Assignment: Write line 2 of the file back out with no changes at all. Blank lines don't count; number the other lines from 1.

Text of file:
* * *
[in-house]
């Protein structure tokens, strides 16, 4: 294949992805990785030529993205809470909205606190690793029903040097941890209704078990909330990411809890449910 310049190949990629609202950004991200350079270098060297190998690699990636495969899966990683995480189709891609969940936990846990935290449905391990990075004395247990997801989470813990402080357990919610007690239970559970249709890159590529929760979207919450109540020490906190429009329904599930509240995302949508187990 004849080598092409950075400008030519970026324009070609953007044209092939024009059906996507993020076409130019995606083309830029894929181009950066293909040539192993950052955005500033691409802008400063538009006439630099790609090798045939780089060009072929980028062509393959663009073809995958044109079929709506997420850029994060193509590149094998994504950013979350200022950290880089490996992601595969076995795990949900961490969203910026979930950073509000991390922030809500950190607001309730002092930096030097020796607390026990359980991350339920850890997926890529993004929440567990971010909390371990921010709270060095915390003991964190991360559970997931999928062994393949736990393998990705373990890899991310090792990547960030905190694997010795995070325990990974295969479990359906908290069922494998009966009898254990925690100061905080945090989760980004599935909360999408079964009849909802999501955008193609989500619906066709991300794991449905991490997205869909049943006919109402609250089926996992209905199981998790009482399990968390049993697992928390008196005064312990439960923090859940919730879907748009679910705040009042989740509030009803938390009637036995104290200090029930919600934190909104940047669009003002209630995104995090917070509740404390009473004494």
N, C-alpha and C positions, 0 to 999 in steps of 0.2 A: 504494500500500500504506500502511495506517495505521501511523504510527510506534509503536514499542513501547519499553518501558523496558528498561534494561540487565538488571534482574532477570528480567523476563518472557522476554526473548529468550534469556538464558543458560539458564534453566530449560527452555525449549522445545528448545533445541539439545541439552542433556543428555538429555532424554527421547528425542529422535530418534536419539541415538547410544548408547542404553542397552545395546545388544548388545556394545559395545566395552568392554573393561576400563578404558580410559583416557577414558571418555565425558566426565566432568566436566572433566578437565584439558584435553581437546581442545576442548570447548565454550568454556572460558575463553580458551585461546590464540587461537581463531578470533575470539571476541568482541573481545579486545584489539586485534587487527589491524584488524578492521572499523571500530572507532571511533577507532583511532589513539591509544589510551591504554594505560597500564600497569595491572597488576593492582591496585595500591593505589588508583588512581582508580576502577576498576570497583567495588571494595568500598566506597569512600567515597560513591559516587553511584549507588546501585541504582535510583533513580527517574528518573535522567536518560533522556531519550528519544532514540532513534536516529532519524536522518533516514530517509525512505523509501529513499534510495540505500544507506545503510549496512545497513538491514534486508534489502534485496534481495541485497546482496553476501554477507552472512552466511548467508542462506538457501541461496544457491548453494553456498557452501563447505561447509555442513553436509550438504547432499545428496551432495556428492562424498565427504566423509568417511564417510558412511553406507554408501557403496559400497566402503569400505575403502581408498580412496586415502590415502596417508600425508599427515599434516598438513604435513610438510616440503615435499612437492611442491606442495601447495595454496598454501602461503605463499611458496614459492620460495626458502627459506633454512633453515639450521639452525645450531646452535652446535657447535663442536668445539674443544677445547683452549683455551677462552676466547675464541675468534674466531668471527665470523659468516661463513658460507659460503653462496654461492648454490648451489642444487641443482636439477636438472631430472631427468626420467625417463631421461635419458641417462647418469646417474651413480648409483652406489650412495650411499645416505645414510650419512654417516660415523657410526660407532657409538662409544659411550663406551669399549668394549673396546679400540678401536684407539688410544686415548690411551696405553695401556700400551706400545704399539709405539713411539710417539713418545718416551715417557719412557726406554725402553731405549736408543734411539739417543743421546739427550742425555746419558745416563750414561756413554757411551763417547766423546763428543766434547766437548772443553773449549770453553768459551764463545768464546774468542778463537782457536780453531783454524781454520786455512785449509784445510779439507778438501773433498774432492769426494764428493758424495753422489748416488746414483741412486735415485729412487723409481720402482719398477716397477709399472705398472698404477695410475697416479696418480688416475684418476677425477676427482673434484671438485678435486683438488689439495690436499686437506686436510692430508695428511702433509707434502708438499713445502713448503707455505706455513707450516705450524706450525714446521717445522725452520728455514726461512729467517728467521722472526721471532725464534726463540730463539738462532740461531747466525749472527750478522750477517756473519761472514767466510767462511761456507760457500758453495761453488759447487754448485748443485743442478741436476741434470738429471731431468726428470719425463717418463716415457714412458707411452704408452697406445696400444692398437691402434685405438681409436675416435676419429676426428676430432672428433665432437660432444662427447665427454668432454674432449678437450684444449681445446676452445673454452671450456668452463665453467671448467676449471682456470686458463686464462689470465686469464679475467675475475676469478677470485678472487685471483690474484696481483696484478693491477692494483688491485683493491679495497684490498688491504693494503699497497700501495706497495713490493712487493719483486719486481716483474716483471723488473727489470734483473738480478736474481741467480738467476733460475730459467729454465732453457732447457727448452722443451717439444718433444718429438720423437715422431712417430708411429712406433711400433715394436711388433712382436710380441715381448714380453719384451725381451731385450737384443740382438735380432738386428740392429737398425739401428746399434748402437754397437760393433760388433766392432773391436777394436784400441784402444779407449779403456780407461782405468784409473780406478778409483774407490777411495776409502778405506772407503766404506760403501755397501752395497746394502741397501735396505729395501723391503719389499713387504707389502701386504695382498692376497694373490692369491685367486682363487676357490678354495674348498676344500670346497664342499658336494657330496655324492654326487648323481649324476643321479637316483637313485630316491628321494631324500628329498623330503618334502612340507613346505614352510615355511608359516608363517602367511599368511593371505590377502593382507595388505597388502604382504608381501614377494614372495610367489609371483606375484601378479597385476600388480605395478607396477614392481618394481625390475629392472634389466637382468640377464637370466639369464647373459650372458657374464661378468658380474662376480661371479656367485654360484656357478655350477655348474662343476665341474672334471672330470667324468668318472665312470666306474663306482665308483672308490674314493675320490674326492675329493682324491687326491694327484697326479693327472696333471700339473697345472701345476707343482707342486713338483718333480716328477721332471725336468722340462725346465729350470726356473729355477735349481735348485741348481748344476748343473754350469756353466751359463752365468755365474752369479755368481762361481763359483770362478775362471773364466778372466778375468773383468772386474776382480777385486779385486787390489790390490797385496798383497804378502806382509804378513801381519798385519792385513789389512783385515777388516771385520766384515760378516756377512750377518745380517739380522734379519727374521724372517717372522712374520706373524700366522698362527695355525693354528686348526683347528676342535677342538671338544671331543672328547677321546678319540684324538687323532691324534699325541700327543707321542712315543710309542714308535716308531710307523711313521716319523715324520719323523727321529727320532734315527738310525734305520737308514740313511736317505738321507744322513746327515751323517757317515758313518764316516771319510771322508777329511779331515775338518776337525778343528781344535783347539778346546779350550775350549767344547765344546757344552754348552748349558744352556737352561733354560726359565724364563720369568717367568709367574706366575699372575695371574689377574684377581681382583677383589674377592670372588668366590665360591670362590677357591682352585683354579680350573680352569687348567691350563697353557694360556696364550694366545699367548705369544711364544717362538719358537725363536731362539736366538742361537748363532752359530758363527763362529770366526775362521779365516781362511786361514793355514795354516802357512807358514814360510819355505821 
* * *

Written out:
């Protein structure tokens, strides 16, 4: 294949992805990785030529993205809470909205606190690793029903040097941890209704078990909330990411809890449910 310049190949990629609202950004991200350079270098060297190998690699990636495969899966990683995480189709891609969940936990846990935290449905391990990075004395247990997801989470813990402080357990919610007690239970559970249709890159590529929760979207919450109540020490906190429009329904599930509240995302949508187990 004849080598092409950075400008030519970026324009070609953007044209092939024009059906996507993020076409130019995606083309830029894929181009950066293909040539192993950052955005500033691409802008400063538009006439630099790609090798045939780089060009072929980028062509393959663009073809995958044109079929709506997420850029994060193509590149094998994504950013979350200022950290880089490996992601595969076995795990949900961490969203910026979930950073509000991390922030809500950190607001309730002092930096030097020796607390026990359980991350339920850890997926890529993004929440567990971010909390371990921010709270060095915390003991964190991360559970997931999928062994393949736990393998990705373990890899991310090792990547960030905190694997010795995070325990990974295969479990359906908290069922494998009966009898254990925690100061905080945090989760980004599935909360999408079964009849909802999501955008193609989500619906066709991300794991449905991490997205869909049943006919109402609250089926996992209905199981998790009482399990968390049993697992928390008196005064312990439960923090859940919730879907748009679910705040009042989740509030009803938390009637036995104290200090029930919600934190909104940047669009003002209630995104995090917070509740404390009473004494």